TERENCE SMITH: CBS News made headlines Monday in the worst way: Reporting on the results of an independent panel's investigation of its flawed 60 Minutes report on President Bush's National Guard record. The controversy was only the latest in a series of high-profile embarrassments for national news organizations.
Last spring, USA Today dismissed its star foreign correspondent, Jack Kelley, after finding that he had fabricated stories. A year earlier, the New York Times underwent a top-to-bottom shakeup when it was disclosed that reporter Jayson Blair had plagiarized and invented many of his articles.
SPOKESMAN: The defectors were Tailwind's objective.
TERENCE SMITH: In 1998, CNN was forced to retract its Tailwind report charging that the United States had used nerve gas against its own defectors during the Vietnam War. And that is just a partial list.
TERENCE SMITH: Joining us now to discuss the impact of these serial media failures are: Ken Auletta, media writer for the New Yorker; Andrew Kohut, president of the Pew Research Center; Michael Massing, media analyst and author of the recently published "Now They Tell Us: The American Press and Iraq;" and Nancy Maynard, former newspaper publisher, journalist and media analyst. Welcome to you all.
Andy Kohut, start us off with some numbers based on your surveys, if you will. What impact do incidents like these, CBS, New York Times, USA Today, CNN, what impact do they have on the public perception and the credibility of the media?
ANDREW KOHUT: Unfortunately, Terry, they add fuel to a fire that's been burning for a long time. Eroding press credibility, believability has been a fact of life over the past decade and a half, two decades.
When we first started our People in the Press series, we asked people, a representative sample: Does the media usually get the facts straight, or do they often get it wrong? And we found, I think we have a slide on this, we found 55 percent then saying that media usually gets the story right. The 55 percent was defined as a very low number and it was a shockingly low number. But over the years, that number has gotten lower and lower.
And at this point in time, we have a majority of people saying the media usually gets it wrong, and only 36 percent saying the media usually gets it -- the facts straight. Now, this is not an isolated set of findings. We have question after question showing fewer people believing what they read, what they hear and what they see in the news media.
TERENCE SMITH: Ken Auletta, I wonder what you think contributes to this slide in credibility and believability.
KEN AULETTA: Oh, I think a lot of things. I don't think there's any one answer to that question, Terry. I mean, I think CBS made a mistake. The New York Times made a mistake. USA Today made a mistake. And in most cases when the press makes a mistake, they're very slow to admit it. And they actually tend to blame someone else for making a mistake.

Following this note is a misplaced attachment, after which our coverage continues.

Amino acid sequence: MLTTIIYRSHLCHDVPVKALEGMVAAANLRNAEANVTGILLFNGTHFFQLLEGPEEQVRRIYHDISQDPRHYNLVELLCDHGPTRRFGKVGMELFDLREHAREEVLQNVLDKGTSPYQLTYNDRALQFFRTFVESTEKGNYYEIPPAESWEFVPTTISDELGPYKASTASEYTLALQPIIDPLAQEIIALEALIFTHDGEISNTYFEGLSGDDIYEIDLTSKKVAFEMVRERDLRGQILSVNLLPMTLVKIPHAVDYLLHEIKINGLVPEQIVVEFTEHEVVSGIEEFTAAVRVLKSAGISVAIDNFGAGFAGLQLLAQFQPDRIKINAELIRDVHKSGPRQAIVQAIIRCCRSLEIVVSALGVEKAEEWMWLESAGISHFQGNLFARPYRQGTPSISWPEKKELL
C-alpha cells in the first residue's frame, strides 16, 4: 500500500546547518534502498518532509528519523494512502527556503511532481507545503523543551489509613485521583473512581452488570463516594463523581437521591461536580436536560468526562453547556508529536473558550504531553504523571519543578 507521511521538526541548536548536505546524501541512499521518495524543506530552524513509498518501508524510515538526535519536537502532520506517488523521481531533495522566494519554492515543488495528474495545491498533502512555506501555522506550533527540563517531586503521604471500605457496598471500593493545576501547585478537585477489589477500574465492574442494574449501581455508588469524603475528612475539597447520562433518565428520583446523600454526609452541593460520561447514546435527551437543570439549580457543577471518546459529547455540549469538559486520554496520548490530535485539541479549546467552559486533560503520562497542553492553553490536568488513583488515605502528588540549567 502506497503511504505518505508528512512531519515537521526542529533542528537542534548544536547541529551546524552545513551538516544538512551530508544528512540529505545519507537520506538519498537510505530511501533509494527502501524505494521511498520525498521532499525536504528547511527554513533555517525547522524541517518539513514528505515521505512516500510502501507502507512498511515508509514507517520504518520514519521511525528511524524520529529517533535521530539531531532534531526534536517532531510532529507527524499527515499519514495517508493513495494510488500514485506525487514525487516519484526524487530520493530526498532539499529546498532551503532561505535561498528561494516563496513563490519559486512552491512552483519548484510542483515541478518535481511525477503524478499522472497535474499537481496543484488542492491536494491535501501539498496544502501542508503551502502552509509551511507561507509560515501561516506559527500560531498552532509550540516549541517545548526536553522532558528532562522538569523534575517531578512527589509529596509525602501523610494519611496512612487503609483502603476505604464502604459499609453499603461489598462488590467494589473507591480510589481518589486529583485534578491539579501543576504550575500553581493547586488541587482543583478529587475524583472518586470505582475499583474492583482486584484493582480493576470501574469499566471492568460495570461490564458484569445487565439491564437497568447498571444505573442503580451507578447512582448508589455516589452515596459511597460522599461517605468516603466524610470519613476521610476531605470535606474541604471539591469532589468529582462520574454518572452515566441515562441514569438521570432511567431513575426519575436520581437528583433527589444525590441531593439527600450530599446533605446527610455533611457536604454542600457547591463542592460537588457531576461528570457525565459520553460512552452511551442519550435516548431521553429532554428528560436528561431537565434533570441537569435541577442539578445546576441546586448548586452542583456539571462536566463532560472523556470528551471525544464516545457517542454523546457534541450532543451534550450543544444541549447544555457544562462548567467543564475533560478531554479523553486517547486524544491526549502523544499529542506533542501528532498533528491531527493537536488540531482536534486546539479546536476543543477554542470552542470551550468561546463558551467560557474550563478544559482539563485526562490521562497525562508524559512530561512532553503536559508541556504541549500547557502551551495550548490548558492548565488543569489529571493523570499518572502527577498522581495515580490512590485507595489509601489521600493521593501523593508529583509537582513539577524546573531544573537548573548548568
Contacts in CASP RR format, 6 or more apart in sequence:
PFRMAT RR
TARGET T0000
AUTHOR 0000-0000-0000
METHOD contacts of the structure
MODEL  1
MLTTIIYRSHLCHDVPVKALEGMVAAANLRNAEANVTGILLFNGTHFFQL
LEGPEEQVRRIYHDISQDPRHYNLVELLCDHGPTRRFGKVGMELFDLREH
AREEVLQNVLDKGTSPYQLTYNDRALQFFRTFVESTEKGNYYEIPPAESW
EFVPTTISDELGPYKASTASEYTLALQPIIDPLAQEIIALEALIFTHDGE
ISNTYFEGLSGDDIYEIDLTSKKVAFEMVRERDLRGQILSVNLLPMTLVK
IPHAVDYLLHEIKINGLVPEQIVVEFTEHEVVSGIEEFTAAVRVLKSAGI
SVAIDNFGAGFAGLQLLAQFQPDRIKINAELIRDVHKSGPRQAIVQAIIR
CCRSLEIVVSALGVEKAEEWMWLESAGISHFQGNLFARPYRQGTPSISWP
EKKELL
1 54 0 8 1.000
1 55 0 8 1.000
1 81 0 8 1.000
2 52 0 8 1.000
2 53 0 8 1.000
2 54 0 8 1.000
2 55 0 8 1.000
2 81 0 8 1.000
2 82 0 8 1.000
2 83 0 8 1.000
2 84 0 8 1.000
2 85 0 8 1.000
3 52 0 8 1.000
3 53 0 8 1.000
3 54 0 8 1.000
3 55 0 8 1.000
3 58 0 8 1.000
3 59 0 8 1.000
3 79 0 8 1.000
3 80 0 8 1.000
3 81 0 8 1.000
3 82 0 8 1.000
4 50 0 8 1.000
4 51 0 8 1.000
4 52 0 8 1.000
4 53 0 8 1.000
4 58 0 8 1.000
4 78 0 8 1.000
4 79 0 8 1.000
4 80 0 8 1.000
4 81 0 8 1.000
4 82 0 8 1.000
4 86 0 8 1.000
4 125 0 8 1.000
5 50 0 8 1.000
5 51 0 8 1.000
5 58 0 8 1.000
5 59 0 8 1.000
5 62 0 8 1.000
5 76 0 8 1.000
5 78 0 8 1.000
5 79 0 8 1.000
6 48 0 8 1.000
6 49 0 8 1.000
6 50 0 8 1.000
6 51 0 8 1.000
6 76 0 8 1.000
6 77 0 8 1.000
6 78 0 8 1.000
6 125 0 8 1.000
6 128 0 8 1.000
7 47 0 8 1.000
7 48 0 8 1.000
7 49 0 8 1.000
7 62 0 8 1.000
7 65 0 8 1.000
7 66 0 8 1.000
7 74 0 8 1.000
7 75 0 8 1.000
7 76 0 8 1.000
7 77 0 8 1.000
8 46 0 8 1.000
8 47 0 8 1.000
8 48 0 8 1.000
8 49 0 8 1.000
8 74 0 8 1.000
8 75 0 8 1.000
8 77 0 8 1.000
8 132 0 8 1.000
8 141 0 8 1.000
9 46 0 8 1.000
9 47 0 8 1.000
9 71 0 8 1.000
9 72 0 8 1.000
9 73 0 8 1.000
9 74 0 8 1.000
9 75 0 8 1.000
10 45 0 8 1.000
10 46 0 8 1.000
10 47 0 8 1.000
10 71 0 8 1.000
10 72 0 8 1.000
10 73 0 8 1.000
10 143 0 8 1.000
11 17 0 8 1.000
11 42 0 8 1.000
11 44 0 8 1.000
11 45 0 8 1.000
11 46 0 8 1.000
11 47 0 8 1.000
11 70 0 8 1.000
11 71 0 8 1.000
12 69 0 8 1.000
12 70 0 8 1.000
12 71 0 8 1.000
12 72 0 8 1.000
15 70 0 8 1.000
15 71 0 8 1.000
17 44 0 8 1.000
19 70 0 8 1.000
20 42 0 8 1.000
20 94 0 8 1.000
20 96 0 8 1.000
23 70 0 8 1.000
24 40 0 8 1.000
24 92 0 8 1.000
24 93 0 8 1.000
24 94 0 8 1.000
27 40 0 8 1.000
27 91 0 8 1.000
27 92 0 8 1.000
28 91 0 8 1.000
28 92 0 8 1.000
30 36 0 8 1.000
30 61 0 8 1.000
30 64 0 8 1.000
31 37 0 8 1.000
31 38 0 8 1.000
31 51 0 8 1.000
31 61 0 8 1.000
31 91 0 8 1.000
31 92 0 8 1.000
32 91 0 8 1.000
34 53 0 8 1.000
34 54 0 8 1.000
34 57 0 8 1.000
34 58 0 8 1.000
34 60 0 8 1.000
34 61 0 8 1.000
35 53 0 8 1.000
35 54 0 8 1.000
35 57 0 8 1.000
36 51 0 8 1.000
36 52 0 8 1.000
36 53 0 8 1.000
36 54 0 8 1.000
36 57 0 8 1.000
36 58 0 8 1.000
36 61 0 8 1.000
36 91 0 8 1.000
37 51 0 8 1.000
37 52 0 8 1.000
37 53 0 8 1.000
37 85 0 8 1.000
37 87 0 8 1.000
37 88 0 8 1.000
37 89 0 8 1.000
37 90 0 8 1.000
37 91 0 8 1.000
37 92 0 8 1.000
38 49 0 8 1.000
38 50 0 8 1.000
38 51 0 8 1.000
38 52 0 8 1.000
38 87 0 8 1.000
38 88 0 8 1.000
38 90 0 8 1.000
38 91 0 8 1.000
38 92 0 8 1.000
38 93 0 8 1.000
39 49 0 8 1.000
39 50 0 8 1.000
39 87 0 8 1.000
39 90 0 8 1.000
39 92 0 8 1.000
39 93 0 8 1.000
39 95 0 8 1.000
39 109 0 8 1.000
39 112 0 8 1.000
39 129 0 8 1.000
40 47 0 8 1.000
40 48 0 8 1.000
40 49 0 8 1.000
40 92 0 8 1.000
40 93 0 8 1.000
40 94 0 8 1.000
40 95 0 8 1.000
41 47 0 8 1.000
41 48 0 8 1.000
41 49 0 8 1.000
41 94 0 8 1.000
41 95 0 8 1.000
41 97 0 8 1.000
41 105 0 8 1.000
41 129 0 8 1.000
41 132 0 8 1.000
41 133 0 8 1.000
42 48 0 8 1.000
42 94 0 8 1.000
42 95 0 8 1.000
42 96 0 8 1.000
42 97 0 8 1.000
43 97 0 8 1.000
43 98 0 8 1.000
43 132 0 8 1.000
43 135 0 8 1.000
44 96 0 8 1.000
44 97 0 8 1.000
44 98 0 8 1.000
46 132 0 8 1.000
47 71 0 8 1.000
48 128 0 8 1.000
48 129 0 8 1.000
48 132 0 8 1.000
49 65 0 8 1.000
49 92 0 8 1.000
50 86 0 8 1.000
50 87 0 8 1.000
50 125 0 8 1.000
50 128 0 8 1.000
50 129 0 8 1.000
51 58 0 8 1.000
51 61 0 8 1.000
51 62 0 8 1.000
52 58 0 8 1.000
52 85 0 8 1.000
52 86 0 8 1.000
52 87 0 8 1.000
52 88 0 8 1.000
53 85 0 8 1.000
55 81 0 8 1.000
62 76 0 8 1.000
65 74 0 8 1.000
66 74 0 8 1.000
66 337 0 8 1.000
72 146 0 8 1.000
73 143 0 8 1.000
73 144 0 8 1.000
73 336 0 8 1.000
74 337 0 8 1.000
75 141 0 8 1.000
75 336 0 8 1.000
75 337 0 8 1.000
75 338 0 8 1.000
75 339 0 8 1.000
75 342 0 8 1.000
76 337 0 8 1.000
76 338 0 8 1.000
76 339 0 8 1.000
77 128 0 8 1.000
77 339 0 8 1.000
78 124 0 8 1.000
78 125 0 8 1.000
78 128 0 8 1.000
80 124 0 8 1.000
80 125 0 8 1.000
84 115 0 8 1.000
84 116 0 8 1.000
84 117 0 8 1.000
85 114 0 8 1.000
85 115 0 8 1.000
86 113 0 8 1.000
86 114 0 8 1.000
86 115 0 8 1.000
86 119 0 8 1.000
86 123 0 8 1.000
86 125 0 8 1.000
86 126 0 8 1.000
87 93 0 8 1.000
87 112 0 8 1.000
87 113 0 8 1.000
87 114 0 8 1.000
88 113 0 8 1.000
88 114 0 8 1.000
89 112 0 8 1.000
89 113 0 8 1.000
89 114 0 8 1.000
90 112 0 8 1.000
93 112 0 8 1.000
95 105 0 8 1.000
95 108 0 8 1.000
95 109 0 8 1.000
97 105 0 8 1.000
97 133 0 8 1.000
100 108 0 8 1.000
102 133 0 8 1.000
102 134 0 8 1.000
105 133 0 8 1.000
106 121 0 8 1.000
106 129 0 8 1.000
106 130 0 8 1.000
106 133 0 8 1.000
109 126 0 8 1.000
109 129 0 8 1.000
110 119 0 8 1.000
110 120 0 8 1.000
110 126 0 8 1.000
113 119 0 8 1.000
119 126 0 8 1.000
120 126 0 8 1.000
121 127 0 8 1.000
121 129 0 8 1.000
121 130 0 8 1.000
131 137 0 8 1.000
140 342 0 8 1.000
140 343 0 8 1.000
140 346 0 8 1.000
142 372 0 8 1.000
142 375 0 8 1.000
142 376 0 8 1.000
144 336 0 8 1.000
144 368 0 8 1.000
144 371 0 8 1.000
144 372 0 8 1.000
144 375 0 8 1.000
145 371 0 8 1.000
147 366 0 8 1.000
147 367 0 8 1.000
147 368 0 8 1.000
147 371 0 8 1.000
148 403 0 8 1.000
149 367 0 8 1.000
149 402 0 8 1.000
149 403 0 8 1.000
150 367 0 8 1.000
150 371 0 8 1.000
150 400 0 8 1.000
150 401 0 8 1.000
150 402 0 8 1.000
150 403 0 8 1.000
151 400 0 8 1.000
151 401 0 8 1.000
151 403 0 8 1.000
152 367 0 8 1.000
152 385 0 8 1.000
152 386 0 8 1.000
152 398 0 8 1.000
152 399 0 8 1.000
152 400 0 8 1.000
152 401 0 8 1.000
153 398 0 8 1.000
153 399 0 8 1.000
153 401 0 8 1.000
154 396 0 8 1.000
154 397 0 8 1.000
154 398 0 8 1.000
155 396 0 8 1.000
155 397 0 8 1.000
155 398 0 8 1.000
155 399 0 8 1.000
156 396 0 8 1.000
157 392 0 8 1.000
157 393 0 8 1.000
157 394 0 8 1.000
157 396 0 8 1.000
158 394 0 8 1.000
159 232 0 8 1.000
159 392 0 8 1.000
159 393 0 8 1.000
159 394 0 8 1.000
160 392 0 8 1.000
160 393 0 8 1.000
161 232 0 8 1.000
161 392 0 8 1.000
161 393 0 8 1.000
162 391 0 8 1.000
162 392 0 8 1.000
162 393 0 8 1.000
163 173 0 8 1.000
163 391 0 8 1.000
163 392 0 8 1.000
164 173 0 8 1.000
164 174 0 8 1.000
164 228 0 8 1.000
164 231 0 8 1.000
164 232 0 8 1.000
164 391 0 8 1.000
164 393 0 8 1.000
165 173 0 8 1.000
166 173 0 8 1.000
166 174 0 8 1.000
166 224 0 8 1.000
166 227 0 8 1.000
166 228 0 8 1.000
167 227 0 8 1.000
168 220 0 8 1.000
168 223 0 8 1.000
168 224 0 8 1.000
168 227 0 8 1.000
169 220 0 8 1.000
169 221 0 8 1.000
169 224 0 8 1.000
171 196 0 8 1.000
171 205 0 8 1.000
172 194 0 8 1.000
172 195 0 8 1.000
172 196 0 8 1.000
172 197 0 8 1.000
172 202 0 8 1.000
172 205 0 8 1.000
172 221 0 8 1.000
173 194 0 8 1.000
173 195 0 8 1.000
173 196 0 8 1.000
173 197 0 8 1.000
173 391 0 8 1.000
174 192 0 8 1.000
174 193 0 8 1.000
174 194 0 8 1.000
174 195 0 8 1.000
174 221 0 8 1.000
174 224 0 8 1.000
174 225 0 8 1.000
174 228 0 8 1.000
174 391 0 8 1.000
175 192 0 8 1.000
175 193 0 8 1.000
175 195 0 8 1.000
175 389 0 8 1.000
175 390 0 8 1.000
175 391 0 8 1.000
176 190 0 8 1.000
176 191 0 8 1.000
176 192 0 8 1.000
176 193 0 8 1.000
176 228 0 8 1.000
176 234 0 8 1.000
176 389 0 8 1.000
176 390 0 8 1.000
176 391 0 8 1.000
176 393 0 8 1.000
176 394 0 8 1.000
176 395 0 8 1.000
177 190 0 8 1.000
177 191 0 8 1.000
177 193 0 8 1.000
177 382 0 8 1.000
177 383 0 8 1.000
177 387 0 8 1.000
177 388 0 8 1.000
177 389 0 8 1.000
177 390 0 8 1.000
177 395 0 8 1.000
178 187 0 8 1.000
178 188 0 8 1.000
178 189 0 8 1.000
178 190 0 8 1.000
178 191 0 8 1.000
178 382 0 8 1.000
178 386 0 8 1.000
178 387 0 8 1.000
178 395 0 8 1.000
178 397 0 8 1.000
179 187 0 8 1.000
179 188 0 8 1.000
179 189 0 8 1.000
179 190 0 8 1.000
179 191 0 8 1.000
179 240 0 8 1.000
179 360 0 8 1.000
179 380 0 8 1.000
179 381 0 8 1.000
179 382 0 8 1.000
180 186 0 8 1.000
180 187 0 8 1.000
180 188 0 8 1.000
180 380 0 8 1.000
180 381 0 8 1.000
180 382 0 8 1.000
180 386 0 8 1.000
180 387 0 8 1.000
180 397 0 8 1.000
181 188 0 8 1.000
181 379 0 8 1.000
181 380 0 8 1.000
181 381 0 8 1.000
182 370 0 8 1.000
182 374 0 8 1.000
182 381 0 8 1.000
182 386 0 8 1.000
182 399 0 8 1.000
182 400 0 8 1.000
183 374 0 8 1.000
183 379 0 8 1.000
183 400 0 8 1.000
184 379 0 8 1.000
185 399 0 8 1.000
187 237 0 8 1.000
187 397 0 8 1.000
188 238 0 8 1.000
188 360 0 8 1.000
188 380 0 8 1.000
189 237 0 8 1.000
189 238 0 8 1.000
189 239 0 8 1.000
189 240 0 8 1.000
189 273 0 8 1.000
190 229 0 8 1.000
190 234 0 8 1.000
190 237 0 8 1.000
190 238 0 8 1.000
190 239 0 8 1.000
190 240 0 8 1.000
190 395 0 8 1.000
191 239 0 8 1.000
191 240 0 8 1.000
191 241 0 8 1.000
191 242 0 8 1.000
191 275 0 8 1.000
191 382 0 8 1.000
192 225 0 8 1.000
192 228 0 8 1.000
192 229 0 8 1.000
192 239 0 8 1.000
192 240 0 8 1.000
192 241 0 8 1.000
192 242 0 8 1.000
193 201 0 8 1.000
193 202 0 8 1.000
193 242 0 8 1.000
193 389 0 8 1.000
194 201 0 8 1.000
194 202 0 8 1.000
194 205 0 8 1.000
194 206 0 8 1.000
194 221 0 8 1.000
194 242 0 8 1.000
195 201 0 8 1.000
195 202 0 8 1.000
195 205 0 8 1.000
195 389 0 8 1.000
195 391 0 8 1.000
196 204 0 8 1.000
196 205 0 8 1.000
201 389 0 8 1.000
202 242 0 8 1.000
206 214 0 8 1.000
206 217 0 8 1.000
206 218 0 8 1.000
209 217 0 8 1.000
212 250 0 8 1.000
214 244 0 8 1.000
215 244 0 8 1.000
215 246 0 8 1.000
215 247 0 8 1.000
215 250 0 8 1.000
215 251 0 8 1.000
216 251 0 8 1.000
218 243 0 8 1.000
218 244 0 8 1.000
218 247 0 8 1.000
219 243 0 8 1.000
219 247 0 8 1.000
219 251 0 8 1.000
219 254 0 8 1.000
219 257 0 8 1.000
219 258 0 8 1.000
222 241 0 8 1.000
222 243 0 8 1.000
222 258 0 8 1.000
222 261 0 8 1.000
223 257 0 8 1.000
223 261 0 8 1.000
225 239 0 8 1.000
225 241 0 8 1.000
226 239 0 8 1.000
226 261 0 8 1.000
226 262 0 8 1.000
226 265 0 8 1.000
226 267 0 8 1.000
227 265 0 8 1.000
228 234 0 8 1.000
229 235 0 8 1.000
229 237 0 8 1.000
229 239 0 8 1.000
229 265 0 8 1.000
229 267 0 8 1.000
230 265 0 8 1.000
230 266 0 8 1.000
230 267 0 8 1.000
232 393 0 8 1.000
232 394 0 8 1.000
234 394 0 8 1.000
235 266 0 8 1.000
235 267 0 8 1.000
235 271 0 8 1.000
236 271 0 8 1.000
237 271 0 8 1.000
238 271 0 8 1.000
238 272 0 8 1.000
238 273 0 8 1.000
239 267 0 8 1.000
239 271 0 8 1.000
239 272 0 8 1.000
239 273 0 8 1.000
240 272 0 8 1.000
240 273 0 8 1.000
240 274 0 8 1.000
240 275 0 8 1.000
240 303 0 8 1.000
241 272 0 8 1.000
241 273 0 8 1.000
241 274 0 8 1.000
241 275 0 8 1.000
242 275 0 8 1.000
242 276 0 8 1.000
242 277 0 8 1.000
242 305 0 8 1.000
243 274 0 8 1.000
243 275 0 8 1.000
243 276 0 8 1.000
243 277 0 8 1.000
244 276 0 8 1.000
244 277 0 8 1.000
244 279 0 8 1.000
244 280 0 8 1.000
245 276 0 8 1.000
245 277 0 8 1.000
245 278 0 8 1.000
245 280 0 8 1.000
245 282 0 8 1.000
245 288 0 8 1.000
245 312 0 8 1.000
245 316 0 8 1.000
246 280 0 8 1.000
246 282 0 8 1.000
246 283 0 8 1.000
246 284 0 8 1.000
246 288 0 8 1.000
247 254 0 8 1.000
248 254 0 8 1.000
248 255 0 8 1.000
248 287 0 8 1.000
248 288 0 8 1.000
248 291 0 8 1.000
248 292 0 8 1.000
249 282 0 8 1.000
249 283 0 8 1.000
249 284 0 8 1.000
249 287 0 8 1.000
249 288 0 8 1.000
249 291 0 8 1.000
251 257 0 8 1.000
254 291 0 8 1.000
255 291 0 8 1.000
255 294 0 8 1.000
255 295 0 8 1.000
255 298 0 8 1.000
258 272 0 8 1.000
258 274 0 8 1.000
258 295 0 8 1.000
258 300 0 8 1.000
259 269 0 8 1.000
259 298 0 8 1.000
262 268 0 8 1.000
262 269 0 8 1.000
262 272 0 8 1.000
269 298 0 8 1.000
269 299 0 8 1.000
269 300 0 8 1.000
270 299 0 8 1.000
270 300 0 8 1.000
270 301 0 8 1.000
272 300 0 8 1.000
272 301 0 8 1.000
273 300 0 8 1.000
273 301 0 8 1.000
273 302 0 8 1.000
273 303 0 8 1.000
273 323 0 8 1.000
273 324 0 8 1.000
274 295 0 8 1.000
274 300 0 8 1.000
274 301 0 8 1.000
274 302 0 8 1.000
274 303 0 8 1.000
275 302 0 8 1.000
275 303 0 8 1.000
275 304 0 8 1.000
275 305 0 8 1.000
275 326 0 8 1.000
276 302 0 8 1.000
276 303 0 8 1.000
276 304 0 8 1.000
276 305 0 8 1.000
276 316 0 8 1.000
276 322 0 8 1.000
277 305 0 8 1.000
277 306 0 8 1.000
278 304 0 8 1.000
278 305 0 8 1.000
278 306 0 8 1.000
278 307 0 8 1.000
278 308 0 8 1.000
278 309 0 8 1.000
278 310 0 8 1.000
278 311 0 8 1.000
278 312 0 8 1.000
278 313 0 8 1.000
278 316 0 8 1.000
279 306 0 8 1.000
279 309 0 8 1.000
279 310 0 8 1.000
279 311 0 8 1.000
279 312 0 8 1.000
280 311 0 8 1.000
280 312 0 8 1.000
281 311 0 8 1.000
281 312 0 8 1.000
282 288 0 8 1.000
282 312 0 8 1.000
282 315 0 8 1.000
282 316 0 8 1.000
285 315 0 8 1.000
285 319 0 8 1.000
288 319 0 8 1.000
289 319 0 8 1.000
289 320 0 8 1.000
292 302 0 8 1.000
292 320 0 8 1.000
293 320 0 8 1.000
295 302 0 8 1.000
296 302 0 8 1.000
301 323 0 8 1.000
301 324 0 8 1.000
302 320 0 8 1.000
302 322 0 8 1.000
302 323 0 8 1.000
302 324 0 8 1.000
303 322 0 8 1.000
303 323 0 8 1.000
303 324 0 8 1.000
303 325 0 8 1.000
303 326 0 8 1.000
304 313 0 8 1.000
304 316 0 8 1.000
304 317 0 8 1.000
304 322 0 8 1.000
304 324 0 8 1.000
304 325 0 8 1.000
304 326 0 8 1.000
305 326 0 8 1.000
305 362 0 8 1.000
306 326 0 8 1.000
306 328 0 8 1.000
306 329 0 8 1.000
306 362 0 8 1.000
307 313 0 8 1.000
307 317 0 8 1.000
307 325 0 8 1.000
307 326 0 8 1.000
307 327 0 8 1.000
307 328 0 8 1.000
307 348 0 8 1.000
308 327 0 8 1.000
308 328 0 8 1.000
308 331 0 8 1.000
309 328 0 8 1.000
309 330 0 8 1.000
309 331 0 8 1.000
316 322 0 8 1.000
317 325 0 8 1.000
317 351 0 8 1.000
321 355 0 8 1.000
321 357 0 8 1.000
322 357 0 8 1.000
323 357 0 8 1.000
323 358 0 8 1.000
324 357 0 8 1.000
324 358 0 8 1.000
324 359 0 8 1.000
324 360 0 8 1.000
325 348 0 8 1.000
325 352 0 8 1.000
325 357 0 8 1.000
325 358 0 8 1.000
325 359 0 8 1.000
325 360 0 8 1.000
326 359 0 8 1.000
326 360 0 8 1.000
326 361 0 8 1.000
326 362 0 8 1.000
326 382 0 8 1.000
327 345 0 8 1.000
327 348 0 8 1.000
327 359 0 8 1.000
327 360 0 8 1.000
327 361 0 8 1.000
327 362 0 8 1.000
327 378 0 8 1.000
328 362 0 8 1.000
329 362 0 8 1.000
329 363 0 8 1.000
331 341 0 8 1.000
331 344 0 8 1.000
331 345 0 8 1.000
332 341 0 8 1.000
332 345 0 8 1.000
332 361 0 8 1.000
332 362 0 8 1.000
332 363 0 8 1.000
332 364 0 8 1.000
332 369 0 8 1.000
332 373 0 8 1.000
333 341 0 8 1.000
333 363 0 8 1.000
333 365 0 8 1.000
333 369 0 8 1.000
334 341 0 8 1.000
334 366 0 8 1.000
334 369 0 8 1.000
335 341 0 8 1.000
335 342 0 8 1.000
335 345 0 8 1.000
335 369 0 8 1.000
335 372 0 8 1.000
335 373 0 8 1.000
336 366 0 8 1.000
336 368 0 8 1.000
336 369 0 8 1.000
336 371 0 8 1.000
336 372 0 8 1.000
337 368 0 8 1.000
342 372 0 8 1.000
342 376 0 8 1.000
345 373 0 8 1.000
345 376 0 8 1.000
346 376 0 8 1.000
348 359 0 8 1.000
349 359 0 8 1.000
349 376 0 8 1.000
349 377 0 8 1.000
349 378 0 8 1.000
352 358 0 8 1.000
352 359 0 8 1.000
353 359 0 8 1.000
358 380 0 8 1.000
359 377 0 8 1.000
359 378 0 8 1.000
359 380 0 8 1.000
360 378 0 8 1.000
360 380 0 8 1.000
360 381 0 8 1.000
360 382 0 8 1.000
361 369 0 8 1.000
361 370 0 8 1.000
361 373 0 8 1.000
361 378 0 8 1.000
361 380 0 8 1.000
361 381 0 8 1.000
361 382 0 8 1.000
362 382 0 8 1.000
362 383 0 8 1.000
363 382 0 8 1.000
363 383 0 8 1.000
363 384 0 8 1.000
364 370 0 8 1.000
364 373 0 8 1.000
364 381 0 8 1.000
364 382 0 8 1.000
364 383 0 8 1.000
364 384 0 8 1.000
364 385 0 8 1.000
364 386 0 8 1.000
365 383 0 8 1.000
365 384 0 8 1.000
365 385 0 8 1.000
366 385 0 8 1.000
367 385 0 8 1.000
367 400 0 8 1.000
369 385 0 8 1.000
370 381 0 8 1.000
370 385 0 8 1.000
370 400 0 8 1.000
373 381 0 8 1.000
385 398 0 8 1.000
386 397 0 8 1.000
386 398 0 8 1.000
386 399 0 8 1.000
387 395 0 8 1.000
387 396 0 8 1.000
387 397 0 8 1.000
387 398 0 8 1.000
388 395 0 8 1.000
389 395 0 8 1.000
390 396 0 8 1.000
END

Secondly, I think if you watch, say cable television, you see reporters moving out of their normal job as reporters to become what I would call bloviators, and so what you have is people watching them and saying, wait a second, they're not reporters, they're just expressing opinions, so how can I trust them?
Then you've got Fox News, which is admittedly more partisan or perceived as more partisan, and so people then start to say, hey, wait a second, they're all partisan.
And then you've got people taking money from the U.S. Department of Education as columnists without telling the public, and you've got the press not agreeing to be as transparent as we want businesses to be and say where we get our money from, where we do our lecture fees. And so I think all of those things and more contribute.
TERENCE SMITH: So Nancy Maynard, if all of these things do accumulate, as Ken Auletta is suggesting, how serious a problem is this for news organizations in terms of their credibility?
NANCY MAYNARD: I think it is a problem, but I think it's a complicated problem. Part of it is the public doesn't believe what we write and broadcast a lot of the time. I think the mistakes that show up and the big scandals just underscore and prove their thinking, so it makes them cynical.
Older viewers who -- looking and reading for years and years and years, it makes them sad. But there are so many sources now of news, and the public is taking control of its information in ways that was not possible in the past.
And it's a combination of the public's ability to do it themselves plus their heroes in essence not measuring up -- is creating a fairly large problem to what is an institution that many of us love, but a lot of the public does not respect them quite the way that we do.
TERENCE SMITH: Michael Massing, do you think the news organizations get it? I mean, you have written that they're somewhat out of touch, that journalists are out of touch with ordinary Americans and the people that they're writing for or broadcasting to.